From 1998 onward, we frequently met in the Article 29 Working Party. Two years before, I had been elected as its first chairman. Stefano Rodota was chosen as its deputy chairman and succeeded me as chairman in 2000. During this entire period, Giovanni played a key supporting role in the work of the group, either or not behind the scenes.
When Rodota left the Garante in 2005, the situation changed considerably for Giovanni, as his chemistry with the new president was more complicated. This was also apparent in the Article 29 Working Party, where Giovanni at some occasions could place a series of footnotes to positions just taken by his president. This in part made him look for an opportunity to continue his career at an international level.
In January 2009, based on a joint decision of the European Parliament and the Council, we began our close working relationship as supervisor and assistant supervisor at EDPS. In my case, it was a second term of five years, in his case it was a first.
In the beginning, he seemed to have problems adjusting to the different political and legal environment. For one thing: no large fleet of service cars, but only transport on the basis of need. I also remember a problem in the first months, when Giovanni had been invited for a private meeting with the Italian president and the most recent annual report at EDPS did not contain his picture. A solution for this problem must have been found very quickly.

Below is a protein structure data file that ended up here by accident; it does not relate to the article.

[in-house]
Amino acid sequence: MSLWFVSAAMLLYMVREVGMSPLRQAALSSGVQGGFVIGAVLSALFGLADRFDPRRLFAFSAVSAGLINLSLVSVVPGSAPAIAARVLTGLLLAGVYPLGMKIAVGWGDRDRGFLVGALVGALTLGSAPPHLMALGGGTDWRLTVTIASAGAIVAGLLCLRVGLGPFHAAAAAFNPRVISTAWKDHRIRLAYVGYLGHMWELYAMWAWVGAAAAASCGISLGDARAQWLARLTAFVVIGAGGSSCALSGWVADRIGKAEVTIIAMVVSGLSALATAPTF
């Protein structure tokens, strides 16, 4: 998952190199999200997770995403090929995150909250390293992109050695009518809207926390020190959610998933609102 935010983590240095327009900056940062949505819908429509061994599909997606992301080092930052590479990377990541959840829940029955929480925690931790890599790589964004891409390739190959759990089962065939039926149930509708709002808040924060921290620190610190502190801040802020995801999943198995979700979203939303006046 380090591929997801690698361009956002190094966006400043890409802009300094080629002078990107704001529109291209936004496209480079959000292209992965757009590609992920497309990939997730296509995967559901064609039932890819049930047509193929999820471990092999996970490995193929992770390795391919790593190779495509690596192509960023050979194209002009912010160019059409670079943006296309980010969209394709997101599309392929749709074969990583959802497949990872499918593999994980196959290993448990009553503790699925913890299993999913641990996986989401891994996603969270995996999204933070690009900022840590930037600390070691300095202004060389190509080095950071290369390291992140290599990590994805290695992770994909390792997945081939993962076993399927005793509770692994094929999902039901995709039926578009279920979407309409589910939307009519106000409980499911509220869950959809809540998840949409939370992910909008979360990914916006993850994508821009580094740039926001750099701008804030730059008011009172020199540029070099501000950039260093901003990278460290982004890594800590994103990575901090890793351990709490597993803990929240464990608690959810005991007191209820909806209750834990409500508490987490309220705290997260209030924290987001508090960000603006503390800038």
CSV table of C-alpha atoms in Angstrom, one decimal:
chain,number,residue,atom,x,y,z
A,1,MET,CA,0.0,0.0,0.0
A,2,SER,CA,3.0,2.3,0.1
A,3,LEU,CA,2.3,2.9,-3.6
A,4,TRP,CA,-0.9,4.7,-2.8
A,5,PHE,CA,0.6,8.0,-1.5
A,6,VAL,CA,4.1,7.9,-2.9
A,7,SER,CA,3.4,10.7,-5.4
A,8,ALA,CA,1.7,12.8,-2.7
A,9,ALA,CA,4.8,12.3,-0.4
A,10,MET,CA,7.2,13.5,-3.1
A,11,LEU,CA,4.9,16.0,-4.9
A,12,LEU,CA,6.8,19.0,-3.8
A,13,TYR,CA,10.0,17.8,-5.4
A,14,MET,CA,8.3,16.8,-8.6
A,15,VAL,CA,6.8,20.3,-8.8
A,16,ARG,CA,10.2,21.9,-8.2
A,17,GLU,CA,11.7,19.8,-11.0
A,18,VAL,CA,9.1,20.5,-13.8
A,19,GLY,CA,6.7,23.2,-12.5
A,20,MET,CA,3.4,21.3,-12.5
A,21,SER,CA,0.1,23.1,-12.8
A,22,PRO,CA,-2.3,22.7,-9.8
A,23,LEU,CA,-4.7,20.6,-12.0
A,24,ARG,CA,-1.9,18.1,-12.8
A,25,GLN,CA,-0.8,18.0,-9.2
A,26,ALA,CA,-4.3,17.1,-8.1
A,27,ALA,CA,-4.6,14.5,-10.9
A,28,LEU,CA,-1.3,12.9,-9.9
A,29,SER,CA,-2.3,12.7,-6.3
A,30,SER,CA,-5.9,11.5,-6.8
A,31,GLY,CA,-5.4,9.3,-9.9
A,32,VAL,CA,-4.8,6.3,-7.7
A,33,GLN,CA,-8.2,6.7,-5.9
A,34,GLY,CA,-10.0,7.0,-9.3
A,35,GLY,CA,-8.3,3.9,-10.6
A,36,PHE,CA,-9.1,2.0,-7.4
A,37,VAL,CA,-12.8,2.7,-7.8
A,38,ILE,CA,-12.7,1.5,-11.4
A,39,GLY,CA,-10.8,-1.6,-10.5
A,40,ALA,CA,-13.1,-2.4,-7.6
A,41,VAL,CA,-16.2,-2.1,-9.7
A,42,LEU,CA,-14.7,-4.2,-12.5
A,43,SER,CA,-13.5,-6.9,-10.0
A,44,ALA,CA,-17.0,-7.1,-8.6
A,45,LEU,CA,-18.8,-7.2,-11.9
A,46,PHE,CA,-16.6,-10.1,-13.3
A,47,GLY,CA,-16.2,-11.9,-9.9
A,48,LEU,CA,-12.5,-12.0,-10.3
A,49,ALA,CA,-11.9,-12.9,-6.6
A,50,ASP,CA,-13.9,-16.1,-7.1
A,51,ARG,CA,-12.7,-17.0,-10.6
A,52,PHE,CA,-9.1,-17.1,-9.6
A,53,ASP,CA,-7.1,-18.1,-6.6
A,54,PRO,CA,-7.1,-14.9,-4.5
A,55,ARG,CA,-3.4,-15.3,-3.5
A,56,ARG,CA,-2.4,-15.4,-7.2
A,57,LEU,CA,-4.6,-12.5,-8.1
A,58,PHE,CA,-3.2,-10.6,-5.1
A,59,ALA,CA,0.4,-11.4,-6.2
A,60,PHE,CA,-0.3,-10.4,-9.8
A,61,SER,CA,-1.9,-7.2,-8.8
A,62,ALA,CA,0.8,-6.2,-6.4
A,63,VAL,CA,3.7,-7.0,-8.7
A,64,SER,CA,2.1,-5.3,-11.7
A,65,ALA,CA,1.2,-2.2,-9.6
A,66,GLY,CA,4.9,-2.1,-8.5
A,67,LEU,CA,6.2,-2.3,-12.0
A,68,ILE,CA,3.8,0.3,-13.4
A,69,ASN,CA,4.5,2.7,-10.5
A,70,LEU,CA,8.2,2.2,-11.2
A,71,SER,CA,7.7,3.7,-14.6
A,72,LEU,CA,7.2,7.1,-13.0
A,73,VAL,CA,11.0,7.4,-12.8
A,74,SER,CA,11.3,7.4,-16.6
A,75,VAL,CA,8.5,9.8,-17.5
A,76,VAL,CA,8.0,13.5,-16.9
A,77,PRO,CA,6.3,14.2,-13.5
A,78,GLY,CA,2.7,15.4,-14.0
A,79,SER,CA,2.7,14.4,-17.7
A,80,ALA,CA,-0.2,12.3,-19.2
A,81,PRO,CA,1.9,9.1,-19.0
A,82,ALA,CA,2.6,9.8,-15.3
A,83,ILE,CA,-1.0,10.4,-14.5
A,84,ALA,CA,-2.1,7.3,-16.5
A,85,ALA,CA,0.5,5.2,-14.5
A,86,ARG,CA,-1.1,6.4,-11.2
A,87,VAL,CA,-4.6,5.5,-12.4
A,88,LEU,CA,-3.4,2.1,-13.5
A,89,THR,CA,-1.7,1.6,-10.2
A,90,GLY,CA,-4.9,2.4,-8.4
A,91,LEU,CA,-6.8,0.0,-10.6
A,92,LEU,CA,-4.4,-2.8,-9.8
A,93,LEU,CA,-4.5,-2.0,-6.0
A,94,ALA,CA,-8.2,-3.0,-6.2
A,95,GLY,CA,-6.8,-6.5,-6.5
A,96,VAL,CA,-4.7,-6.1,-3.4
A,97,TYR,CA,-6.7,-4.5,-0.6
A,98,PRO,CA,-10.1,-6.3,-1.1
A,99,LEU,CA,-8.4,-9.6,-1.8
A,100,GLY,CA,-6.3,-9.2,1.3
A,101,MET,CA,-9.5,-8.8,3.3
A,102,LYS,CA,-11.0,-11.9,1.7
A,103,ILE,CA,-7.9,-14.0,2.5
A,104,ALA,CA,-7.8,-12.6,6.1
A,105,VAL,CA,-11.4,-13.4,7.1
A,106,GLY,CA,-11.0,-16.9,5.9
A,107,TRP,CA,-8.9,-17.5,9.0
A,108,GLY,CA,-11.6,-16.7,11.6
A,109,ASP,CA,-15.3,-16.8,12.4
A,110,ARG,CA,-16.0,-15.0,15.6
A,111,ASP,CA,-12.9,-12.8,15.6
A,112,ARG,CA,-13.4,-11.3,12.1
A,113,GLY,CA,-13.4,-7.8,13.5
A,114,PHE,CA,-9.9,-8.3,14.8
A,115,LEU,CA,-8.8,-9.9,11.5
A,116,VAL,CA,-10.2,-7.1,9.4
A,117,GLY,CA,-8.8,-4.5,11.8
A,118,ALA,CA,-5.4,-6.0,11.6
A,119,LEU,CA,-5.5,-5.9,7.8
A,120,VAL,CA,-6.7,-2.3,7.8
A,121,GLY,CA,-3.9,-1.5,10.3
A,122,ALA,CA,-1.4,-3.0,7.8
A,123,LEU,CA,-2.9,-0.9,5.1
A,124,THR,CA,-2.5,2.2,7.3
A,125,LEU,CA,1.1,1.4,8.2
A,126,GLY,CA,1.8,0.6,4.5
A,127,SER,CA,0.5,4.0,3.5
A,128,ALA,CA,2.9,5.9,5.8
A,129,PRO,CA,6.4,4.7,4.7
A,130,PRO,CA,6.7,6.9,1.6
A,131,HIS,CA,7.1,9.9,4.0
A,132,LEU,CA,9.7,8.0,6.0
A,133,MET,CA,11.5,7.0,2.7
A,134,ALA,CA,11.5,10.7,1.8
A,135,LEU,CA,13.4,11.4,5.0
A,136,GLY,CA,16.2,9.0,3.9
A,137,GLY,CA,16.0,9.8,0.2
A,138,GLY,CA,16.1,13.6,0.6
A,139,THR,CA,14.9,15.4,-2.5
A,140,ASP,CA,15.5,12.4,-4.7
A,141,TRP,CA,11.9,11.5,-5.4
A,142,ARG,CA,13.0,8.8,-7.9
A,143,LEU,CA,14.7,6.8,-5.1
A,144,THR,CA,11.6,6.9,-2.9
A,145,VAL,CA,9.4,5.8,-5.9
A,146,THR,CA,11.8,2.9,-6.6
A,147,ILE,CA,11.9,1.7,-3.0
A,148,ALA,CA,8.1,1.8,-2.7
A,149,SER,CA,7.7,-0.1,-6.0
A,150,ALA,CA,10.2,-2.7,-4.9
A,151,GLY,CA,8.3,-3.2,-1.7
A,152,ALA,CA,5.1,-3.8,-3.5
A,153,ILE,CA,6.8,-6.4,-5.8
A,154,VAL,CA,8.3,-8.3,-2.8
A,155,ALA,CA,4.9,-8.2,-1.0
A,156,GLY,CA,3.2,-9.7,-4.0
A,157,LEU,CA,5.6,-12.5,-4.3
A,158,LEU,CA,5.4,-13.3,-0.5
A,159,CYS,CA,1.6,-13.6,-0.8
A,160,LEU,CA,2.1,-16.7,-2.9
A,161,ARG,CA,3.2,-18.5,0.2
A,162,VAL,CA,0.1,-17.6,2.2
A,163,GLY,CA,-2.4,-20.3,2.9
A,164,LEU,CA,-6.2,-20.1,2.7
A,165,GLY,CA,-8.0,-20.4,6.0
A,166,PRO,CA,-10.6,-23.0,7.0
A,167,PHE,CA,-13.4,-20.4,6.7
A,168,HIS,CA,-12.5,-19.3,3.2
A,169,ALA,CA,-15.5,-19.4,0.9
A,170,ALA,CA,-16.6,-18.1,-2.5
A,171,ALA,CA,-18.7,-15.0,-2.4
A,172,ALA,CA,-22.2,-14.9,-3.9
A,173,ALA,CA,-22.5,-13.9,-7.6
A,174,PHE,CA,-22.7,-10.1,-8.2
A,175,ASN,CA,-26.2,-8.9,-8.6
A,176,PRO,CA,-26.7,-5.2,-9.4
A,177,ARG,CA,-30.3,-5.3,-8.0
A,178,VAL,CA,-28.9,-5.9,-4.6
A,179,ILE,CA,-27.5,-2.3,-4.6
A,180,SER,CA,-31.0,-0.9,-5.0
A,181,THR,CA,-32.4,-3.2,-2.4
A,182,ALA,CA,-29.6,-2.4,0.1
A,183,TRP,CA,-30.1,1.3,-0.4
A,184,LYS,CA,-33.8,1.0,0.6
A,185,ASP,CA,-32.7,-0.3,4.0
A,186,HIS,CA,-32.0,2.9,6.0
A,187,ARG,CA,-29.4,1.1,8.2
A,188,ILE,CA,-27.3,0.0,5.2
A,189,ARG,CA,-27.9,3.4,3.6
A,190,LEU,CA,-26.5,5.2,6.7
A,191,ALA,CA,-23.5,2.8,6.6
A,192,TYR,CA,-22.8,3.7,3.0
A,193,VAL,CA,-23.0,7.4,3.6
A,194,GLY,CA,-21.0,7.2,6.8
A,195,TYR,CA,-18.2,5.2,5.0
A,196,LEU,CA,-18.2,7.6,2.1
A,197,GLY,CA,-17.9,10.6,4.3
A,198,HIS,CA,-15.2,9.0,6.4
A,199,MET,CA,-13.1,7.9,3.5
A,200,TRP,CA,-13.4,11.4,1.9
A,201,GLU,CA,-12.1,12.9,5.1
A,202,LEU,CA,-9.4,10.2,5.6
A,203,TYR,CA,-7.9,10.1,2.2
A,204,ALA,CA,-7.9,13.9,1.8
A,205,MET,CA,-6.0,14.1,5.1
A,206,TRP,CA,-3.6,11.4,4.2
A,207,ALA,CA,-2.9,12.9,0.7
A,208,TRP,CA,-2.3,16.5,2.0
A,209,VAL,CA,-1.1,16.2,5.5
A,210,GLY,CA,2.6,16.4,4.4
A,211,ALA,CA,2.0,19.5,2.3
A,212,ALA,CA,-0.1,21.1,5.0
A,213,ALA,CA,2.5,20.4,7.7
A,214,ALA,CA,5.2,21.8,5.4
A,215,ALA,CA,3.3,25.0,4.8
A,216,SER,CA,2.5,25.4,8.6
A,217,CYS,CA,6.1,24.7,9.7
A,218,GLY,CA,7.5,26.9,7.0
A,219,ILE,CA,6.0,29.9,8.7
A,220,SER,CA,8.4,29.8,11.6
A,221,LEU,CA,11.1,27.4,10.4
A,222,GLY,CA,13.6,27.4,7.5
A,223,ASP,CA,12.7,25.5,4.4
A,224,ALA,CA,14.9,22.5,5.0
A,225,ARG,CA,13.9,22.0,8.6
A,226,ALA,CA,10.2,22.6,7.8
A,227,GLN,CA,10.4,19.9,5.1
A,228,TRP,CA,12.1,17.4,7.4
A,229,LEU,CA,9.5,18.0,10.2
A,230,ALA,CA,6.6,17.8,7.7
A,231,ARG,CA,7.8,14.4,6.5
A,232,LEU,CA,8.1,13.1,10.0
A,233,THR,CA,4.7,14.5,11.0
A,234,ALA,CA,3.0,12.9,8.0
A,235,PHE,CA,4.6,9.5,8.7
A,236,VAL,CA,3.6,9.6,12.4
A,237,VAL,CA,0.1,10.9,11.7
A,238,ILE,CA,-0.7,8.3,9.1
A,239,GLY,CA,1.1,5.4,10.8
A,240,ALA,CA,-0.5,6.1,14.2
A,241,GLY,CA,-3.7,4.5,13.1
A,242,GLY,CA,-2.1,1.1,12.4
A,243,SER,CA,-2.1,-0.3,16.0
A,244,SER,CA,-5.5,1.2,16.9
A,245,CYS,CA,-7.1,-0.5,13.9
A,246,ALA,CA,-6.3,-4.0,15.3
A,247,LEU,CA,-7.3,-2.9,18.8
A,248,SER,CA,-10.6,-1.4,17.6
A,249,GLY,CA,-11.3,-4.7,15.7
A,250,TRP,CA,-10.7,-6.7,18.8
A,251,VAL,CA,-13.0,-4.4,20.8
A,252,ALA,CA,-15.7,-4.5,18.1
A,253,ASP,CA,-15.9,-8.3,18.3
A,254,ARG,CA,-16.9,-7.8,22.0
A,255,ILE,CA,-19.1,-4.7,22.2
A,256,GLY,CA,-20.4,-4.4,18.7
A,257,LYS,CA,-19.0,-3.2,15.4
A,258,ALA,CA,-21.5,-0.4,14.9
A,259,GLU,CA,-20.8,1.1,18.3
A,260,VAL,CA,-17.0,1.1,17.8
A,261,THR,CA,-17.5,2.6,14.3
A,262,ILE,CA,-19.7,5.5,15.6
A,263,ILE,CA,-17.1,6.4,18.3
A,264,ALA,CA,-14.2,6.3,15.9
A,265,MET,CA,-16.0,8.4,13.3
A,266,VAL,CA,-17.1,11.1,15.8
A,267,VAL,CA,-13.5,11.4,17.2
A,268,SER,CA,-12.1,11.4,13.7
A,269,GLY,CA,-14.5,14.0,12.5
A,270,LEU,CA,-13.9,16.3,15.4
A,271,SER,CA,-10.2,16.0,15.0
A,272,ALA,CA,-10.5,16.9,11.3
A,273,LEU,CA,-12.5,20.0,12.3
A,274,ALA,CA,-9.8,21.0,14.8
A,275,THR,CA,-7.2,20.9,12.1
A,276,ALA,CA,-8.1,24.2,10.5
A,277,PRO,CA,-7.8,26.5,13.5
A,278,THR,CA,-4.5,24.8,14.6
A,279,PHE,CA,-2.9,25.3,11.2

On substance, we worked together as a team, virtually always on the basis of consensus. For practical reasons, a system of portfolio’s was developed, where Giovanni was in the lead for supervision and some policy fields, and I would concentrate on more strategic issues, such as the Review of the EU Data Protection framework, and cooperation with other DPA’s. However, all major work at EDPS was done in close harmony and with the support of a very able staff.
Our direct cooperation turned out to last even longer than expected, when the appointment procedure for a new team of Supervisors ran into problems, and we were expected to stay in office for almost another year. However, when I finally stepped down in December 2014, it was to hand over the EDPS office into the good care of Giovanni as my successor and Wojciech Wiewiórowski, the former head of the Polish DPA, as assistant supervisor.